Google is Penalising Pop-Ups in Mobile: Find Out Why and How to Avoid a Penalty

Google is Penalising Pop-Ups in Mobile: Find Out Why and How to Avoid a Penalty

While browsing your Facebook feed, you find an interesting topic shared by a friend. You think, “this looks interesting!”, click, and begin reading. Then, the worst happens -- not a second after you’ve read the title, a pop-up appears. “It’s OK,” you think, “I’ll just close this and continue reading.” But one minute later, it’s there again, asking you to sign up on whatever amazing deal it's offering.

Annoying is an understatement. These intrusive mobile interstitials (aka pop-up) is a serial interrupter. It just won’t leave you alone.

Well, Google has heard and they have released an update penalising websites that use pop-ups.

“In Google Search, our goal is to help users quickly find the best answers to their questions, regardless of the device they’re using. Today, we’re announcing two upcoming changes to mobile search results that make finding content easier for users.”

Reading is now so much easier on mobile

Websites heavily used pop-ups to try and boost their ‘subscribe’ and opt-in rates. Although it works in some ways, the number of people who have signed up doesn’t outweigh the number of people who clicked off out of annoyance. Website content is meant to be read. If you have written a really good and compelling copy that converts, there is absolutely no need to cover that with popups.

According to general consensus, pop-ups induce the most irritation when they come unsolicited, obscuring the focus of your attention and offer irrelevant information. - The Next Web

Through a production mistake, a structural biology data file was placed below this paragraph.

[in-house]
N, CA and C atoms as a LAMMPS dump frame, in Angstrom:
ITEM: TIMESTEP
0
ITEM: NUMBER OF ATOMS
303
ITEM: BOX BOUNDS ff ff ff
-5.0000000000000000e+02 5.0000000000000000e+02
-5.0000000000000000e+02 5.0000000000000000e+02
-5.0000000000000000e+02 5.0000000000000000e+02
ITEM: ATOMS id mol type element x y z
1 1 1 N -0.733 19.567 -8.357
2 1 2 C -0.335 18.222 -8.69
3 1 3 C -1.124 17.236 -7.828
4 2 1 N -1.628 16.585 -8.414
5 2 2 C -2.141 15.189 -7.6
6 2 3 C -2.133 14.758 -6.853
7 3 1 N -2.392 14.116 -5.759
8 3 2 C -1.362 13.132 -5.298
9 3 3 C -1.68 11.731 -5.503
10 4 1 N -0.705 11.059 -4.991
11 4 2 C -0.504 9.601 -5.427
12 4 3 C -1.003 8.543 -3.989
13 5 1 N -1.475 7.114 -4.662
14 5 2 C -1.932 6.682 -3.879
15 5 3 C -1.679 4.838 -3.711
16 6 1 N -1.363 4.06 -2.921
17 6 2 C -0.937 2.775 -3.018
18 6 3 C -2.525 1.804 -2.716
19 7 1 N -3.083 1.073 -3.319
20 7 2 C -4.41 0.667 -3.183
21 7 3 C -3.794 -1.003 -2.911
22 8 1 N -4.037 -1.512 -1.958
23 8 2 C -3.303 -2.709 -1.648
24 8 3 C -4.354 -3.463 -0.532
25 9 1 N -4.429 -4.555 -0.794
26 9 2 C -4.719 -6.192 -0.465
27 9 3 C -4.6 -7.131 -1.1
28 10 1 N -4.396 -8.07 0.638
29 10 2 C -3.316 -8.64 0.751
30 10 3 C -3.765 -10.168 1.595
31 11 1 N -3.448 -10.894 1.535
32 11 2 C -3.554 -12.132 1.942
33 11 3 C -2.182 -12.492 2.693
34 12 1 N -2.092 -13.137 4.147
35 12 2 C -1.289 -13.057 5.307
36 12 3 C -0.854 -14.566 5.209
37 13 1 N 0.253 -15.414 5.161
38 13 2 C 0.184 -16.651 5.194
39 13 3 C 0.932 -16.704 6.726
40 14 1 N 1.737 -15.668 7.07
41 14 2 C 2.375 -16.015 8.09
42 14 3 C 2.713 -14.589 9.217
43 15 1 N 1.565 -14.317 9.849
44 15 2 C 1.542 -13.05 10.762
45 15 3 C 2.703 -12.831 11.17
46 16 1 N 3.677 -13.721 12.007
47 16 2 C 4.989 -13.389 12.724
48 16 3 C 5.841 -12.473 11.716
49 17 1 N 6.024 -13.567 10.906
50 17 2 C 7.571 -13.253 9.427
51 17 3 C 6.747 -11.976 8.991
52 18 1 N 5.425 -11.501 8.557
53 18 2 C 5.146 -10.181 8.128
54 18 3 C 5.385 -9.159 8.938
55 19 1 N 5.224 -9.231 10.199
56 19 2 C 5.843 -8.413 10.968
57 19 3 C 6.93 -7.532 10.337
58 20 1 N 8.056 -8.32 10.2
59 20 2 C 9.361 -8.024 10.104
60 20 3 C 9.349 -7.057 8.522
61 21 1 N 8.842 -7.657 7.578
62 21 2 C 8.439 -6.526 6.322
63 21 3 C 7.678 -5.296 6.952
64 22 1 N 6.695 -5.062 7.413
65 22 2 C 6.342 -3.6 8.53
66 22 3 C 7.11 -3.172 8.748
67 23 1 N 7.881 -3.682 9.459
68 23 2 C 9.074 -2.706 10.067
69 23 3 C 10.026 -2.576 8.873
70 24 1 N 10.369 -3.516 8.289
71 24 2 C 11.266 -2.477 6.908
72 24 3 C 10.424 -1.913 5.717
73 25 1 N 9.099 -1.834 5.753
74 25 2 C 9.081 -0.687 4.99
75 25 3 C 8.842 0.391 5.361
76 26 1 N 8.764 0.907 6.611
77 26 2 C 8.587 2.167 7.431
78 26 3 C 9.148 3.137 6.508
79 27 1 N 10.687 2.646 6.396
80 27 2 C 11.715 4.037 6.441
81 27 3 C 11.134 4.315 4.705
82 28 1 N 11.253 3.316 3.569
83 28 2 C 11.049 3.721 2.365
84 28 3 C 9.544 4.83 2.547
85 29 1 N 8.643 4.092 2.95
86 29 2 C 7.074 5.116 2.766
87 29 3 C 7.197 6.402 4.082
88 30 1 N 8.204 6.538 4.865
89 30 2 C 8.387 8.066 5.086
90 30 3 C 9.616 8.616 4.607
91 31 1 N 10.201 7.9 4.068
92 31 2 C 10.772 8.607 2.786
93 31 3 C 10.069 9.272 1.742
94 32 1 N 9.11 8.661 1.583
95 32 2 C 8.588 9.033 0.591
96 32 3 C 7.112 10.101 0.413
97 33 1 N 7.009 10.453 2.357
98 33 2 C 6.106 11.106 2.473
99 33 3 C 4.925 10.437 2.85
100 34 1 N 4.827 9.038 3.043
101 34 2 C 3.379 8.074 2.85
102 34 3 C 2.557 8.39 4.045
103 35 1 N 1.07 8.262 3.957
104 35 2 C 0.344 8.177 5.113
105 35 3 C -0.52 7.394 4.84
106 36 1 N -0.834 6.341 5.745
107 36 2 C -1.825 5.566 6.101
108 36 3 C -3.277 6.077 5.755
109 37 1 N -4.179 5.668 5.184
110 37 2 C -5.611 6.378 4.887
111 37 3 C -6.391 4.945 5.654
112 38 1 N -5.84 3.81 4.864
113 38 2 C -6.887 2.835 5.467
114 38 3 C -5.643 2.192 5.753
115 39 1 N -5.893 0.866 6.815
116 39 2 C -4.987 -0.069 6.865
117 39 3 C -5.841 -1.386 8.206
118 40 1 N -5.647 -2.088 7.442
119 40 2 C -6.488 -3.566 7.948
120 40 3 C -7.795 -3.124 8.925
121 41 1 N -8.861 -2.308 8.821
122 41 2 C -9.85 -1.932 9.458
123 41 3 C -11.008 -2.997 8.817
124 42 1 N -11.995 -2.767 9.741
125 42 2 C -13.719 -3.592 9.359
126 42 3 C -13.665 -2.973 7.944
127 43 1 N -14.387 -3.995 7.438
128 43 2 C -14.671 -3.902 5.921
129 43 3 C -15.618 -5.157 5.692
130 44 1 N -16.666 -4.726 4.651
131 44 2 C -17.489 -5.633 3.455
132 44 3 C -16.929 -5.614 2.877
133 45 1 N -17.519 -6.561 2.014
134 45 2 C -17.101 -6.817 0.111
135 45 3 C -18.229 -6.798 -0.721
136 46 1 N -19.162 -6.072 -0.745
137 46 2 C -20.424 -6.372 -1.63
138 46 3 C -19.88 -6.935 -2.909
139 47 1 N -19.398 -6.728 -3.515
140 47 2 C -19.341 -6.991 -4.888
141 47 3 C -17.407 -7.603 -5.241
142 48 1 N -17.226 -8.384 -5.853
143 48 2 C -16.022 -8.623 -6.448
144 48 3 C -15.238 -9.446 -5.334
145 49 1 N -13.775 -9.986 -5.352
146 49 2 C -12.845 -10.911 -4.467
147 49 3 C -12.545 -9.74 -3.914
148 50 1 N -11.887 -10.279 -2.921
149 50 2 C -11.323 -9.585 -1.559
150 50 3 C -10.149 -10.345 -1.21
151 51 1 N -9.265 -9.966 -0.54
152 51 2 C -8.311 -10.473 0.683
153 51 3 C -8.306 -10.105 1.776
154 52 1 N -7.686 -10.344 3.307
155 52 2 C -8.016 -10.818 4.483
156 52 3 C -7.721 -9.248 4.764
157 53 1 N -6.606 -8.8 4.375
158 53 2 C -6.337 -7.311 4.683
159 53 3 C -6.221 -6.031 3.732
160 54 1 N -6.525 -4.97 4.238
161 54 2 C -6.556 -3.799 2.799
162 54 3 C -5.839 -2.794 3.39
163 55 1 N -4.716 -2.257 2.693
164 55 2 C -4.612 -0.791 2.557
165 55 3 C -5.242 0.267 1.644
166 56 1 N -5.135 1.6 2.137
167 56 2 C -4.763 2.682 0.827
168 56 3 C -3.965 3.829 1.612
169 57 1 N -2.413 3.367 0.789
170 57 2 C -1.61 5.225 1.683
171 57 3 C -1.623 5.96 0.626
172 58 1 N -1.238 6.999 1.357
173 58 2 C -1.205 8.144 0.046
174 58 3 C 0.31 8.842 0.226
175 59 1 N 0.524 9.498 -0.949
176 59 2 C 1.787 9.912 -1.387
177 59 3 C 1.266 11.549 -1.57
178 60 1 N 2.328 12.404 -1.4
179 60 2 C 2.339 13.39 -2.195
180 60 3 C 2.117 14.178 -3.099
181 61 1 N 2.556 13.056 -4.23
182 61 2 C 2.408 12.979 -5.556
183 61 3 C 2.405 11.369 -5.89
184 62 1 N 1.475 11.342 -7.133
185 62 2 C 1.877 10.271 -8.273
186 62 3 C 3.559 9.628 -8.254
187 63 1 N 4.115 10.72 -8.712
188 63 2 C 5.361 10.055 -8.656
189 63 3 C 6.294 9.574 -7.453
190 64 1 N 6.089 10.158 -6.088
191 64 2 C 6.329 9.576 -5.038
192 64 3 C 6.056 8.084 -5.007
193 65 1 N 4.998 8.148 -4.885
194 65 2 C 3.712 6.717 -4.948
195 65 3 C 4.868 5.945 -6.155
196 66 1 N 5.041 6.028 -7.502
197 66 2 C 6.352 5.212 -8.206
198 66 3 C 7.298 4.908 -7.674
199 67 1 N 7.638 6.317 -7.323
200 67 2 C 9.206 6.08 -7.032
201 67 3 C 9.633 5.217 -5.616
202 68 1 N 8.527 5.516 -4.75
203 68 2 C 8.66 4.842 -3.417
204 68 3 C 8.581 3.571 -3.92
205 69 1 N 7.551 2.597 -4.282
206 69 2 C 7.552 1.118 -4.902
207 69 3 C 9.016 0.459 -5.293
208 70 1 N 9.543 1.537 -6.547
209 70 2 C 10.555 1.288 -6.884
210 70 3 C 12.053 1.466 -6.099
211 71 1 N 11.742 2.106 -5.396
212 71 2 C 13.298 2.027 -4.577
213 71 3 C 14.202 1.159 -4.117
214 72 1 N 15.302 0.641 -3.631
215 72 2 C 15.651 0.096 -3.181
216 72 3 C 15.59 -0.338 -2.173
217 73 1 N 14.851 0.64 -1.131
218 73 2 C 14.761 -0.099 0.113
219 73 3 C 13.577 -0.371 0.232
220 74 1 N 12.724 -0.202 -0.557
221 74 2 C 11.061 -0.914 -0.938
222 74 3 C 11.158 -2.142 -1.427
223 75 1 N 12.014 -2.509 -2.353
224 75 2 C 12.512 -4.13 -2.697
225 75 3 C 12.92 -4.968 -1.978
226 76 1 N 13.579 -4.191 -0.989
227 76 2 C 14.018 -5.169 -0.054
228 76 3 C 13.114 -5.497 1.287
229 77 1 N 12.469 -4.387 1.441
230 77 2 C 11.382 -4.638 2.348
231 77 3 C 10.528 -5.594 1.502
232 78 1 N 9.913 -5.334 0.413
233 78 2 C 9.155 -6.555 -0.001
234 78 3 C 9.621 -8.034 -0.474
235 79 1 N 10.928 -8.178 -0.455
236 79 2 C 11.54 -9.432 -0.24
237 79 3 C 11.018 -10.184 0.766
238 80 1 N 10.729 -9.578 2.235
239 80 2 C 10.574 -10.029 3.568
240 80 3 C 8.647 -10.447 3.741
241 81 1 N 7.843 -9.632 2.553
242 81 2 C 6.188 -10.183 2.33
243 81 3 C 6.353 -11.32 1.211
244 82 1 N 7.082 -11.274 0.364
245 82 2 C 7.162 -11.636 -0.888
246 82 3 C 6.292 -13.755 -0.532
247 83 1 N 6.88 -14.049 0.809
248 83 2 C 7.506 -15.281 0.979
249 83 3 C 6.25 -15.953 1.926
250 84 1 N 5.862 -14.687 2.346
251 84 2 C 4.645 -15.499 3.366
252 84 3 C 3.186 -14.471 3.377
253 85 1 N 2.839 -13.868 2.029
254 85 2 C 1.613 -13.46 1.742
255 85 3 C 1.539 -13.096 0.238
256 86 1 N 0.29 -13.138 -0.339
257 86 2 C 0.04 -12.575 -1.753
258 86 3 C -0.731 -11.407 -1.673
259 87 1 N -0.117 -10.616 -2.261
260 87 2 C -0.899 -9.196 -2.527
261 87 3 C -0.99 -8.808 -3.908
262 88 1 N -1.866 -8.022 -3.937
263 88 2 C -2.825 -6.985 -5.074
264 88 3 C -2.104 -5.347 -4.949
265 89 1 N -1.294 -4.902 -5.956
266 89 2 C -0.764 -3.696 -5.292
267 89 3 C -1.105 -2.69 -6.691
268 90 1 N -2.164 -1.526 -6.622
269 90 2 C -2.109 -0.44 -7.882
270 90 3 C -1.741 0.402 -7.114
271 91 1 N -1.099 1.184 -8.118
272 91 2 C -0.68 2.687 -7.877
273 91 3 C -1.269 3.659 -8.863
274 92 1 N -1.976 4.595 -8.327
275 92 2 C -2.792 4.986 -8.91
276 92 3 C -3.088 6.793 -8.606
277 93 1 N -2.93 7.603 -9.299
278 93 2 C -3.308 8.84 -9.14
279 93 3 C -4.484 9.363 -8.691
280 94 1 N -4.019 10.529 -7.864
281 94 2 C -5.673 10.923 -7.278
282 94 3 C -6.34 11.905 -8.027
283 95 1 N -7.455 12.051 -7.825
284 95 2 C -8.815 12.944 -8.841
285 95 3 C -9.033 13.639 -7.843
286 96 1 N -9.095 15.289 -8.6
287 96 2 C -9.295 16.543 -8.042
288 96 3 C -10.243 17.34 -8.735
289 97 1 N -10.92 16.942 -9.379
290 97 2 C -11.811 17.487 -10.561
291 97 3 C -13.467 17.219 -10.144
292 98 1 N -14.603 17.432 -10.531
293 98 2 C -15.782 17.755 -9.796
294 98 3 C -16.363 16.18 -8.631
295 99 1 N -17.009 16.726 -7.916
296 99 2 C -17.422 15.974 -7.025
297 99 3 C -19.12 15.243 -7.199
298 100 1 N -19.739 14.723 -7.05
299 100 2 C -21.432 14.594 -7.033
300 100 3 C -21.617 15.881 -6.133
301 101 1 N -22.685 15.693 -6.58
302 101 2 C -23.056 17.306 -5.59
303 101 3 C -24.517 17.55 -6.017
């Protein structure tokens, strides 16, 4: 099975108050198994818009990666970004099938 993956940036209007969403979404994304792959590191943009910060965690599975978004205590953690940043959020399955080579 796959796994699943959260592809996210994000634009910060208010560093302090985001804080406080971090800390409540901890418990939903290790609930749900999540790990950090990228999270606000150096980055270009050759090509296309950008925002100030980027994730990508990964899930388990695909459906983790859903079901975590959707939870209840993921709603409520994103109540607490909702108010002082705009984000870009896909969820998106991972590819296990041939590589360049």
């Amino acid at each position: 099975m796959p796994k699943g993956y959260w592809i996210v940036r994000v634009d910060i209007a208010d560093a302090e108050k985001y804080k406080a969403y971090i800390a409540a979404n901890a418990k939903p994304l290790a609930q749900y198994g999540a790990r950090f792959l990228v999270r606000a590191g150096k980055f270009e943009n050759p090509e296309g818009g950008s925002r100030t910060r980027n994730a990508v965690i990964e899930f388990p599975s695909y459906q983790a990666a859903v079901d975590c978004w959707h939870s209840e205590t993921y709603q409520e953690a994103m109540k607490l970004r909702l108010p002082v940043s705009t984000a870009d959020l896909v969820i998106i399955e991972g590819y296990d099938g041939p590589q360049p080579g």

Here are some examples of popups that will be penalised by Google because they make content less accessible, according to Google 

  • Showing a popup that covers the main content, either immediately after the user navigates to a page from the search results, or while they are looking through the page.
  • Displaying a standalone interstitial that the user has to dismiss before accessing the main content.
  • Using a layout where the above-the-fold portion of the page appears similar to a standalone interstitial, but the original content has been inlined underneath the fold. 

Popups won’t completely be banished

There are a few types of popups that will be allowed by Google.

The cookie notices or those those announcements that inform visitors that you’re collecting cookies can be kept. You can also keep using a popup that encourages visitors to use the app instead of the site and a popup used to verify the user’s age.

In order to use these, you need to follow Google’s requirements. Popups should not be larger than the size taken up by a banner. If you’ve got a full-page popup that blocks the view of your content or pushes it further down, Google is going to reduce your mobile search results.

This is only one signal out of the hundreds that Google use in ranking. According to the search giant, the intent of the search query is still a very strong signal, so a page may still rank highly if it has great, relevant content. However, it is best practice to keep your users happy by reducing the interruptions while browsing.

If your mobile website currently contains popups that are against Google’s new rules, change it now. Don’t wait for a penalty before making your site more user friendly. Not sure where to start? Bambrick Media is here to help. Contact us now for an intensive review of your website.

Tags: Google, Popups, Mobile

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